The New Hotel of Le Pharo is an unusual mix of tradition and super-hip modernism. You enter through a sweet little provençal kitchen garden into a lobby based in the former Institut Pasteur, a 19th century medical research centre. After that, though, all is ultra-contemporary.
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From the lobby a shallow flight of steps takes you into the bar/dining area, Le Victor Café, whose plate-glass windows look out on a swimming pool with a wide teak terrace.
Here an affordable set menu at weekday lunch-times offers a rotating choice of local specialities: alouettes sans têtes, pieds et paquets and the customary Friday aïoli.
Its young Marseille chef, Jérôme Pollo, trained with Alain Ducasse and with Lionel Lévy at the city's Michelin-starred Une Table, au Sud (Le Victor Café is also open to the public).
Both in the bedrooms and in the public areas, a minimalist monochrome base - anthracite-grey concrete floors, white walls - is splashed with rainbow pop art.
In a rather arch touch, the staff are required to sport little coloured children's badges and black shirts with colour-coded numbers and names on the back ("46 Bell Boy", "13 Food and Beverage") as though they were football players.
The artworks scattered throughout (pictured, a familiar face by Toma L, or Thomas Labarthe) are personally selected by the owner of the chain, Georges Antoun, the Marseille-born, self-made-businessman who opened his first hotel in the town in 1968.
Antoun has been in the vanguard of the rise and rise of Marseille as a tourist destination. As late as 2006, when he launched the New Hotel Le Pharo along with his brother, Jean-Claude, it was Marseille's first four-star establishment in 16 years.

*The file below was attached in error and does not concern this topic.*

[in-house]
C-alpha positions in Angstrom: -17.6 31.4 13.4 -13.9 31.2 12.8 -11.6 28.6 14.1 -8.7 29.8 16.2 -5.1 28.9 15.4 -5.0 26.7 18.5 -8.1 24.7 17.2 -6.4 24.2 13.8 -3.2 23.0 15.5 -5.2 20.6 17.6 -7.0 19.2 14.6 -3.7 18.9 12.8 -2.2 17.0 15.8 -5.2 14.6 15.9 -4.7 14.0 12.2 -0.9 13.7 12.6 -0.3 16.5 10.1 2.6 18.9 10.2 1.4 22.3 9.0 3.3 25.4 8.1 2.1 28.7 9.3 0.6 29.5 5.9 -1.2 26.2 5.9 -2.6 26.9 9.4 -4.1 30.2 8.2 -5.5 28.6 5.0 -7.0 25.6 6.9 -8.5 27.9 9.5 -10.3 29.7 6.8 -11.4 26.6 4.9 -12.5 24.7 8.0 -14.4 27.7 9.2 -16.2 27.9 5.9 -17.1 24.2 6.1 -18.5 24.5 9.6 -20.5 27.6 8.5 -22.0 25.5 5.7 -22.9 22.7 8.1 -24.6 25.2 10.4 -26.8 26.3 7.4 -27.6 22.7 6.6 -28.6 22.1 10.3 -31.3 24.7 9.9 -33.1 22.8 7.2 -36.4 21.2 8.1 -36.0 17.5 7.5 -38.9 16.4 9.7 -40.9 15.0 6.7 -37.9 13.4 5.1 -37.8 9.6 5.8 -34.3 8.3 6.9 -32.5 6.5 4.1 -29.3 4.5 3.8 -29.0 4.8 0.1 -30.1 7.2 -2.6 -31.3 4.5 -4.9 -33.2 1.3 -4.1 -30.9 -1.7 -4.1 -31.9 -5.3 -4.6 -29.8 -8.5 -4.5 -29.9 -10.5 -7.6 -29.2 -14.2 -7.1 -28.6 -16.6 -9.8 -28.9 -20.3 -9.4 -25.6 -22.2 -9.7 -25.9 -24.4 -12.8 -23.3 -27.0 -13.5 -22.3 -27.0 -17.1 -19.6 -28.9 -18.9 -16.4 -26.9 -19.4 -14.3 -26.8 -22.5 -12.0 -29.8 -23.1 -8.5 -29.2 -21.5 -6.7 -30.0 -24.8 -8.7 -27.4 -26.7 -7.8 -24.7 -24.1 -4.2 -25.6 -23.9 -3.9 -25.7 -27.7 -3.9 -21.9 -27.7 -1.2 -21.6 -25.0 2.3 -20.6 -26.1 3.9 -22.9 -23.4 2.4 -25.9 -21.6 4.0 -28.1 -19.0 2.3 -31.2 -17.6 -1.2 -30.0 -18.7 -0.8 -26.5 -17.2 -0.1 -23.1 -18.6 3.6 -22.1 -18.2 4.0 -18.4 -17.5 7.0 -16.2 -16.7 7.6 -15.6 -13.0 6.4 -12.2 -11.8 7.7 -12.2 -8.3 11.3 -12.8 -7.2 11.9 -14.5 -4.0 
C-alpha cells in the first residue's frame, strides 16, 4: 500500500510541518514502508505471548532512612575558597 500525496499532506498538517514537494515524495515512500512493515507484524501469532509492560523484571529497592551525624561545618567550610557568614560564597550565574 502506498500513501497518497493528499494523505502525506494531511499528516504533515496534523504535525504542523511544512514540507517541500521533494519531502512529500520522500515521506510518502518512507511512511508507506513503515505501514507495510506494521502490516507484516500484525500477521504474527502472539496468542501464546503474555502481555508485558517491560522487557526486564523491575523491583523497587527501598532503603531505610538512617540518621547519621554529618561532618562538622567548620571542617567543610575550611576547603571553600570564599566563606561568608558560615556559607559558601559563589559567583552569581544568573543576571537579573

There are three other New Hotels in town but this one is the flagship (make sure your booking is for the New Hotel Pharo).
The downsides: watch out for the hidden extras. The rooms contain individual espresso machines, but you will pay for every single coffee you make. Breakfast, not included, is pricey too.
Like the Sofitel Vieux Port, which it lies almost directly opposite, the New Hotel Le Pharo is a brisk 15-minute walk from the centre.
But, unlike the Sofitel, it's cut off from the sea by the coastal road and few of its 100 rooms look on to the Old Port (the sea can be seen from a handful of suites with private terraces on the top floor). From that point of view, it's very definitely on the wrong side of the tracks.
Visited April 2011
Where: 71 boulevard Charles Livon, 13007 Marseille. Tel: (+33) 4 91 31 53 15. Fax: (+33) 4 91 31 20 00. Book a room at New Hotel of Marseille Le Pharo